The public information meeting held at Keys Park, Hednesford (Sunday 17th April) was well received by those in attendance to raise the profile of the broader impacts of fracking on our communities.
As part of the continued campaign to Save Our Countryside the attending delegates from across the community received informative and inspirational talks from a range of speakers gathered to push the campaign on to the next stage.
The Save Our Countryside “Ours to Enjoy, Not theirs for Profit” campaign established in response to council plans to sell or privatise swathes of Staffordshire countryside and has since expanded to include highlighting a proposed expansion of the badger cull and ensure we have a Frack Free Staffordshire.
Community engagement and knowledge is essential to build a greater understanding of how we can protect that which we value. The Countryside in Staffordshire is universally loved and appreciated and will be missed if we allow irresponsible councillors and corporations just to follow their own agendas.
Events like this link an understanding of the diverse nature of our eco-system and the need for community activism to protect the countryside for future generations. Cuts have consequences and we are feeling these consequences across the Countryside estate, the county mineral plan, fracking, Shugborough Estate, proposed extension of the badger cull and so much more. We will continue to educate, agitate and organise
Ken Leese, Staffordshire resident said following the event
“Spent a very informative time listening to various eloquent and extremely qualified speakers giving a frankly sobering and disturbing talk about the wide ranging and damaging effects of fracking. Environmentally and economically this will have a lasting and unacceptable effect on wherever it is carried out.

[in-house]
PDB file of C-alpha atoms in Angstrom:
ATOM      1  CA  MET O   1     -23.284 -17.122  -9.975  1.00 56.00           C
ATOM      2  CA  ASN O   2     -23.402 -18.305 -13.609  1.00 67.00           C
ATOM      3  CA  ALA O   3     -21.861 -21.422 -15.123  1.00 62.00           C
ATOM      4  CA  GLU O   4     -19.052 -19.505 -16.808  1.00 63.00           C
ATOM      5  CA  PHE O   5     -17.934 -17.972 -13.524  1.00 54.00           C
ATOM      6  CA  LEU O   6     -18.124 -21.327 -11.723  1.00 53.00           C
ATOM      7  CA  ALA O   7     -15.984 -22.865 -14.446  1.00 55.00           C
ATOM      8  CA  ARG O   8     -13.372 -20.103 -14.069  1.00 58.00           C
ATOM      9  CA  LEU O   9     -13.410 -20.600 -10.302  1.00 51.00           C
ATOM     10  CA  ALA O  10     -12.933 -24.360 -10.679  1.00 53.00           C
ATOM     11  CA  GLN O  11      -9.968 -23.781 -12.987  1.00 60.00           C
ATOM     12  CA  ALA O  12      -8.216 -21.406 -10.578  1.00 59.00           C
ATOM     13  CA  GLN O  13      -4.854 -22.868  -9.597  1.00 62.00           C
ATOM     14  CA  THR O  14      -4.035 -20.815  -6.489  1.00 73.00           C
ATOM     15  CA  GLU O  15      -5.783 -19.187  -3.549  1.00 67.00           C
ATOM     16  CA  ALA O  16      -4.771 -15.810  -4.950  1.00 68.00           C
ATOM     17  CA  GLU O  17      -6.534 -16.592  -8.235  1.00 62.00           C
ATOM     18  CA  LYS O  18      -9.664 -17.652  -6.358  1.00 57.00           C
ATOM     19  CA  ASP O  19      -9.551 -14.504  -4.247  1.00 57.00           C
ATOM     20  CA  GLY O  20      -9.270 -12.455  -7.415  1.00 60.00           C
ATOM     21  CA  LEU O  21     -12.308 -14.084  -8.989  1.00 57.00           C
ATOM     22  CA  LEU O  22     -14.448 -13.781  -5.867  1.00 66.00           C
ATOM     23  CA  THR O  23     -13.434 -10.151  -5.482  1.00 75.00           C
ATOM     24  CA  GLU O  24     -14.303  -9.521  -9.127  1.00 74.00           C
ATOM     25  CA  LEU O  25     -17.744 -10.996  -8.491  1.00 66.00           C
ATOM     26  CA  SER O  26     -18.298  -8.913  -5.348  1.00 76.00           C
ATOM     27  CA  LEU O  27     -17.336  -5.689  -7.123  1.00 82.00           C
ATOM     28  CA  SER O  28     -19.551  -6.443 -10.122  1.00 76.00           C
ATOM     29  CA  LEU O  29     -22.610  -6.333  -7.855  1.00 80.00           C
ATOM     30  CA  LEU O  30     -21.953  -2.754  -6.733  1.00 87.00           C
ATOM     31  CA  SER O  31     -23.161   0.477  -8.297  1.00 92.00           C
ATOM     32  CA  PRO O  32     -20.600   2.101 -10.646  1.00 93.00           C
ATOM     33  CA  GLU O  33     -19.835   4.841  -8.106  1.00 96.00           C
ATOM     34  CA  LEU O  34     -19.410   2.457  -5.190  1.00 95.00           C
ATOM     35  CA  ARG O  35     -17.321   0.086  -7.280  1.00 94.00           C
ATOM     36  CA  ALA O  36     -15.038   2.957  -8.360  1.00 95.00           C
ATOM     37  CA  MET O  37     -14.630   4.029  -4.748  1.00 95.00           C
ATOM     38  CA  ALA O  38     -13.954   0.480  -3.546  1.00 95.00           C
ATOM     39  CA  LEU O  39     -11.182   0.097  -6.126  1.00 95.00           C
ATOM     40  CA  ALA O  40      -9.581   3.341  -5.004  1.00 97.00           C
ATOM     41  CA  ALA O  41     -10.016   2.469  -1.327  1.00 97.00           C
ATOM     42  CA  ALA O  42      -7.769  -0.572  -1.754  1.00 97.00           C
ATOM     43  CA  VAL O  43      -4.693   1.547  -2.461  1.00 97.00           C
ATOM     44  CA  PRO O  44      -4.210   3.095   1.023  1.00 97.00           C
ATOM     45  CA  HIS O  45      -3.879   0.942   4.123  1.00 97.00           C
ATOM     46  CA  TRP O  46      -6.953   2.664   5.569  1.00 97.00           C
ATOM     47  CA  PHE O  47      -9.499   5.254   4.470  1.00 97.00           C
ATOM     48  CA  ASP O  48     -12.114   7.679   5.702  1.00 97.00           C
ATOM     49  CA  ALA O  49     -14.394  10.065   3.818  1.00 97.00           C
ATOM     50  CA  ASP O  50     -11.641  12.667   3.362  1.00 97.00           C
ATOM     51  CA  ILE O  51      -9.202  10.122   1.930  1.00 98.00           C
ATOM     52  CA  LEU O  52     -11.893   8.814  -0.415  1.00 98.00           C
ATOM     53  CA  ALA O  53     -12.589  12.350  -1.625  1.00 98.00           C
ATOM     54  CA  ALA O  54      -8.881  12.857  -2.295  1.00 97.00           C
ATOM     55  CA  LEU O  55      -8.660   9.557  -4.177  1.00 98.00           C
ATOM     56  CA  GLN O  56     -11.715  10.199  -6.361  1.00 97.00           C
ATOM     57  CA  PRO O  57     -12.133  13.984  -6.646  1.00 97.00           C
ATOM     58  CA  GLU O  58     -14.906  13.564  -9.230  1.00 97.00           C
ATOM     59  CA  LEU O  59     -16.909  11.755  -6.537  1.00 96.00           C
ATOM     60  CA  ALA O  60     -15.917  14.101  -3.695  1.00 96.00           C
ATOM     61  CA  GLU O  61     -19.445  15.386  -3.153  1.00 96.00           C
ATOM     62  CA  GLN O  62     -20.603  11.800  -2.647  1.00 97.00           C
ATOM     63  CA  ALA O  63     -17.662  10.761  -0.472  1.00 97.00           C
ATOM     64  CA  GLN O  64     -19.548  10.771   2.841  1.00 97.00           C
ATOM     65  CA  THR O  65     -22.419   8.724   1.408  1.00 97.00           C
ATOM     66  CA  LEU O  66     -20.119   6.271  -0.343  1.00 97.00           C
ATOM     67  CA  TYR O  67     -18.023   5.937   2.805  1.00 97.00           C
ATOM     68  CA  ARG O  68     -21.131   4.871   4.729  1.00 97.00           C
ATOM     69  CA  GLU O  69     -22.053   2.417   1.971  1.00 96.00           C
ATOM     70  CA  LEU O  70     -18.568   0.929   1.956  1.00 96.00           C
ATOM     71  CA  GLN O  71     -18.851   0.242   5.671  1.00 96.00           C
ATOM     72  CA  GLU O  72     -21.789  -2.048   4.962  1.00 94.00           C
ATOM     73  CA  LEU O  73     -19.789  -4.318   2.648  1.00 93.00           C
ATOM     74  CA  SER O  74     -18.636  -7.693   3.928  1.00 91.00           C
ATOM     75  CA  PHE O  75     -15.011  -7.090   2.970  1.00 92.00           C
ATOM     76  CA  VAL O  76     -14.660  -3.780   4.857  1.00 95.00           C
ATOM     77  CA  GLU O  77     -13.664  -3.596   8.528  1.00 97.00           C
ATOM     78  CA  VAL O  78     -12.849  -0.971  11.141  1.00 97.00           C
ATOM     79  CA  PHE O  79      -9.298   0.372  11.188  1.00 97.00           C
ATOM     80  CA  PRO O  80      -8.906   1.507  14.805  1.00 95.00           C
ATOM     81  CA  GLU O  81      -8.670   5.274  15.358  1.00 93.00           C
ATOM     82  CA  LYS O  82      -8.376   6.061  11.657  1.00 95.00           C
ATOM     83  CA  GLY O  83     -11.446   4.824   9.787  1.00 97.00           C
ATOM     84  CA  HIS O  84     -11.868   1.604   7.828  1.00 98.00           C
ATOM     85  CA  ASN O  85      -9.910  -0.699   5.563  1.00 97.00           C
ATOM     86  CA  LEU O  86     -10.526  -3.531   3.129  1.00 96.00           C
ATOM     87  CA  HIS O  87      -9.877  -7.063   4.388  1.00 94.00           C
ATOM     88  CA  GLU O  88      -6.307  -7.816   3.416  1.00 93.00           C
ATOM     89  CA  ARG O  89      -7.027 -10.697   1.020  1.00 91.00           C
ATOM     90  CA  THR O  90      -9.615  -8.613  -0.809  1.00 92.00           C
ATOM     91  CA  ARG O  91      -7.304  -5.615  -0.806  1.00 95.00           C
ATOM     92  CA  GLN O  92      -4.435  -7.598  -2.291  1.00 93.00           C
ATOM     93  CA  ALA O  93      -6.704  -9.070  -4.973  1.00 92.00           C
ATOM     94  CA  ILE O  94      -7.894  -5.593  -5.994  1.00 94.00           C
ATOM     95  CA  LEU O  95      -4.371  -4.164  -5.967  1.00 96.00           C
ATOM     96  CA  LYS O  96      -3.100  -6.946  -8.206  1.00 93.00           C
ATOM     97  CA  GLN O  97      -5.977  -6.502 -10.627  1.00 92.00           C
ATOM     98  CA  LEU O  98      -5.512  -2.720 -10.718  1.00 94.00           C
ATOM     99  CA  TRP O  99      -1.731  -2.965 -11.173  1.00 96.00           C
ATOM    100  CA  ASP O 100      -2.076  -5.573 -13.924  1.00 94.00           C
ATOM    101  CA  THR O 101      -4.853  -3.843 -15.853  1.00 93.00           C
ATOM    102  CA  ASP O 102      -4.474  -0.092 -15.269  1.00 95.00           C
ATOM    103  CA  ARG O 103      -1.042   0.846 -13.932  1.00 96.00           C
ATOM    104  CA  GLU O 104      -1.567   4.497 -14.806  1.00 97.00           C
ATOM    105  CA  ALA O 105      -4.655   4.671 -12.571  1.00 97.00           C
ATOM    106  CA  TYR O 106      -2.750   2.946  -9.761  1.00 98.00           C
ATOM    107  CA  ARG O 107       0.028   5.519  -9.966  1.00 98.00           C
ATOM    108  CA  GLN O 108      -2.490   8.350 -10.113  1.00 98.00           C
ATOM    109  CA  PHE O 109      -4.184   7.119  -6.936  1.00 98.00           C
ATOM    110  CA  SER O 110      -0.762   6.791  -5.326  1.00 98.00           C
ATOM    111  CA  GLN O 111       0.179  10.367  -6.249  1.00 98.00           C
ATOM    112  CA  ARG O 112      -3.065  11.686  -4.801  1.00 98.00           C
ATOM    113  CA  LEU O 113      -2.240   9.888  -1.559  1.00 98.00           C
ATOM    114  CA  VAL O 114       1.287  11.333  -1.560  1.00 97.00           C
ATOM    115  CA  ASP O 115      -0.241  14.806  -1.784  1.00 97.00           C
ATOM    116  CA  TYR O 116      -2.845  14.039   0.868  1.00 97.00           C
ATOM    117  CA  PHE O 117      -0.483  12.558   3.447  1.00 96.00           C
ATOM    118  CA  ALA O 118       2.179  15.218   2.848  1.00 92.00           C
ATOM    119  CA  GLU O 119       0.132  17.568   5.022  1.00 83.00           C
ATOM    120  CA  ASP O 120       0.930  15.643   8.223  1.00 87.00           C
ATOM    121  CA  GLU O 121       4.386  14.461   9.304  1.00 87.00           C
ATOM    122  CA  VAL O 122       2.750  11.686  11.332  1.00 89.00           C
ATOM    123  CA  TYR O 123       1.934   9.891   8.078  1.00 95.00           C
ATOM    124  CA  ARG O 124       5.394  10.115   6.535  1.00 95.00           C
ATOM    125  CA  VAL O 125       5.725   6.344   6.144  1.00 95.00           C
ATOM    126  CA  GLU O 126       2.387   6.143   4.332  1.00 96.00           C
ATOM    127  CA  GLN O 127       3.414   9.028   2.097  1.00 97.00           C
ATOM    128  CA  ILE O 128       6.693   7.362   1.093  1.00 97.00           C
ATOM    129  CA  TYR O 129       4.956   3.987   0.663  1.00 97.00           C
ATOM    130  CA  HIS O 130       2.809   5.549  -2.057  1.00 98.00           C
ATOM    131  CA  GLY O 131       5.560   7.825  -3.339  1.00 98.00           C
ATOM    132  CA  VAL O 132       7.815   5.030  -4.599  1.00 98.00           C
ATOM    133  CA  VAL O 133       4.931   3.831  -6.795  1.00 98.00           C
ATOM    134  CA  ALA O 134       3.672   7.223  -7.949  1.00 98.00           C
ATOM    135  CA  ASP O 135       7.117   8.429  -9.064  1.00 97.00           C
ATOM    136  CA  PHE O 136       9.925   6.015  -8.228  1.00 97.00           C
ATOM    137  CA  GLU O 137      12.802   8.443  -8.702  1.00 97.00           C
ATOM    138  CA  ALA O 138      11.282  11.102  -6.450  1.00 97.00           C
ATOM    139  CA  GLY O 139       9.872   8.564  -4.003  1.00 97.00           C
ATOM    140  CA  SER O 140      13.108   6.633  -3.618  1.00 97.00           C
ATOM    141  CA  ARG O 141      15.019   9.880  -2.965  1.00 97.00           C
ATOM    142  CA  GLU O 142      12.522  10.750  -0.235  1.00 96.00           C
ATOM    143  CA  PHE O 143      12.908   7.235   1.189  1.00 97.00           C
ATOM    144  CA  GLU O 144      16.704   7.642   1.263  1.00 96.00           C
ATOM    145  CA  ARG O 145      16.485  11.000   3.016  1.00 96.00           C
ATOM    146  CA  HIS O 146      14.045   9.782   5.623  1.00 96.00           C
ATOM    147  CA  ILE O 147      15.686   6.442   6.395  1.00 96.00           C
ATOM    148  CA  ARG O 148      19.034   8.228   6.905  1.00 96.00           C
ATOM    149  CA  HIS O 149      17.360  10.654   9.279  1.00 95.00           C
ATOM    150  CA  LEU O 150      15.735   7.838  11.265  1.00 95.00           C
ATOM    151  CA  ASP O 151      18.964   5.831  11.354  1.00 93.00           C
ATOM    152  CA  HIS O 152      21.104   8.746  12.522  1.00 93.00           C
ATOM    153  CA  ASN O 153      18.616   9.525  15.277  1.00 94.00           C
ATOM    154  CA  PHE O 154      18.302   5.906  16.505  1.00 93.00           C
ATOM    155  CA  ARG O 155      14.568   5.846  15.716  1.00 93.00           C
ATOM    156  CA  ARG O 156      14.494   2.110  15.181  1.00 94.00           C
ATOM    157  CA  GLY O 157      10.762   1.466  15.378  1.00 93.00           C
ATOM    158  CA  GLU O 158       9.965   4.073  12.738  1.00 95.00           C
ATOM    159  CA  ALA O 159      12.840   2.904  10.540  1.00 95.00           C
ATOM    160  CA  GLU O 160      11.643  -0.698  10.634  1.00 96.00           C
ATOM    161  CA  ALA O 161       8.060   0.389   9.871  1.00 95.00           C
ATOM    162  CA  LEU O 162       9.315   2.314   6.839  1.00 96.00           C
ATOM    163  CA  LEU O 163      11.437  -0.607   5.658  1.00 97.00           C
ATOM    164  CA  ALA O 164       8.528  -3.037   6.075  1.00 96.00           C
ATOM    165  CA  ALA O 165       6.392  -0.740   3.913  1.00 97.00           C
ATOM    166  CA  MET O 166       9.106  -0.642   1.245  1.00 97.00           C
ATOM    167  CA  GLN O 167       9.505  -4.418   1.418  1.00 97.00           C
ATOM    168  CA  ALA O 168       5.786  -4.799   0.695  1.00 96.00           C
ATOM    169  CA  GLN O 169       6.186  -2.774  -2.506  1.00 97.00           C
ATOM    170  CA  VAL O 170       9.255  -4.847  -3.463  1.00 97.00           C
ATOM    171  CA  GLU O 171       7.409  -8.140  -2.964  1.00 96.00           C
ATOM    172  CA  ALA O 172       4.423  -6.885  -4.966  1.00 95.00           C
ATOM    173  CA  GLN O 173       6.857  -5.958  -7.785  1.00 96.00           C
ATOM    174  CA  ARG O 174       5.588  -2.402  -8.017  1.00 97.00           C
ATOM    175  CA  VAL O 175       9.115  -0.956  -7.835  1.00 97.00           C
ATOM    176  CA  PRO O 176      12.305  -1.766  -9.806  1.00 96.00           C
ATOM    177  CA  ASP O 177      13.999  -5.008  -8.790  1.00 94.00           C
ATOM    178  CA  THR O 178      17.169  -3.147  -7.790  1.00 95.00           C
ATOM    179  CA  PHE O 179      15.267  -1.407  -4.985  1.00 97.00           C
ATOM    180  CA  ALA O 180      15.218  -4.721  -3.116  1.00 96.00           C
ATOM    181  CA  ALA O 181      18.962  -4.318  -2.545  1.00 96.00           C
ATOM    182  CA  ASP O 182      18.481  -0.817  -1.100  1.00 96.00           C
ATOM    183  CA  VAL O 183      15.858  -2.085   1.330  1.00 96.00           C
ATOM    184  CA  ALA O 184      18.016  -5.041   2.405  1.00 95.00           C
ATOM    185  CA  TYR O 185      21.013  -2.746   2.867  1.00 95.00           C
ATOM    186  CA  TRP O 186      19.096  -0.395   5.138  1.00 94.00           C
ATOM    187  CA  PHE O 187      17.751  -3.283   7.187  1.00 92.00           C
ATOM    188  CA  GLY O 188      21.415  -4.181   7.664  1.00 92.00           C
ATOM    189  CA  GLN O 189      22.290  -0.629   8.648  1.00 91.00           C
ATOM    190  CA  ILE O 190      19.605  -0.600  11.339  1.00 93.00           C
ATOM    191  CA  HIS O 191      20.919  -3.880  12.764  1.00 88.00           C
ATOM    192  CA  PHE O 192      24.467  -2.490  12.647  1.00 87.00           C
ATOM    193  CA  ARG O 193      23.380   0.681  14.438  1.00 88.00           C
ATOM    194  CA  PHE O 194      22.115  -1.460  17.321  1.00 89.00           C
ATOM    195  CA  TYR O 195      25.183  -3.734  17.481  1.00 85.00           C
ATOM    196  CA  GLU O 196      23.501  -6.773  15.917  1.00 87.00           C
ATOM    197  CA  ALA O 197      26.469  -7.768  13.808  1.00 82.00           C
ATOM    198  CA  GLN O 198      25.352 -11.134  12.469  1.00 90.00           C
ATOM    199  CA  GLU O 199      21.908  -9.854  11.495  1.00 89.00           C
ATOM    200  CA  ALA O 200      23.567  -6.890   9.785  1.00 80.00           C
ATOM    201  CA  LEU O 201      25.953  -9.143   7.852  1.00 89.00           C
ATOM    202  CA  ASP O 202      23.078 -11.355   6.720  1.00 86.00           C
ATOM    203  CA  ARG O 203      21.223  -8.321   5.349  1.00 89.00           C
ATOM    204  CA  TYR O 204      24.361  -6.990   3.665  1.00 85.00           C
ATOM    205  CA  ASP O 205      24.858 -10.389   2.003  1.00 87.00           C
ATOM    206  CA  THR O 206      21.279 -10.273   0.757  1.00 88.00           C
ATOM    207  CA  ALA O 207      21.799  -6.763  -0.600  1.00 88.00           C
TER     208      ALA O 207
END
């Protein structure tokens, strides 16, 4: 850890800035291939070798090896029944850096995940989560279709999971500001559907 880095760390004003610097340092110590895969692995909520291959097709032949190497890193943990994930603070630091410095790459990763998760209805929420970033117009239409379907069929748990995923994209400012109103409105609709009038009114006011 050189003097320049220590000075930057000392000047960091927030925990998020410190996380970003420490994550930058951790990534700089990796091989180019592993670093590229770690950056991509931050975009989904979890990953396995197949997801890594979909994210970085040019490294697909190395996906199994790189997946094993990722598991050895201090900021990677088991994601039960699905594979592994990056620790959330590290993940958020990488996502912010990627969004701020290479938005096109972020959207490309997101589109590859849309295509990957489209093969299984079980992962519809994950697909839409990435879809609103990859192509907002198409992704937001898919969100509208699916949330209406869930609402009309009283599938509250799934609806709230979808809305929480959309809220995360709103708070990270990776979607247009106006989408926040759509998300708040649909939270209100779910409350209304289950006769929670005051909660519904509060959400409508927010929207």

“If we are led to believe this is the way forward then let every MP who voted for Fracking have a well in their back garden!”
The speakers at the event were Retired County ecologist Roger Hill who spoke about the history and diversity of our country parks, Linda Bradburn from Melbourne Australia speaking about community activism down under, Tim Jones planning barrister highlighting the key aspects of the planning processes, Sean Adam an Environmental Scientist detailing the economic impact on house prices and insurance as well as clean-up costs and effects on our underground aquifers and Paul Woodhead who introduced the basic facts of fracking and the need for political leaders who value our Green spaces.
County mineral plan
Facebook Event link
Background information on fracking
Full council papers
Medium Term Financial Strategy
The consultation closed on 24th January 2016
The four options under consideration are:
A: Maintain council ownership and seek opportunities to increase income from existing sites by working with volunteers, community, third sector and private parties;
B: Transfer management on a site-by-site basis to local community or voluntary sector groups, such as parish councils;
C: Establish a partnership of landowners to manage all green spaces in a particular area;
D: Establish a not-for-profit trading company to run and develop parts of the estate.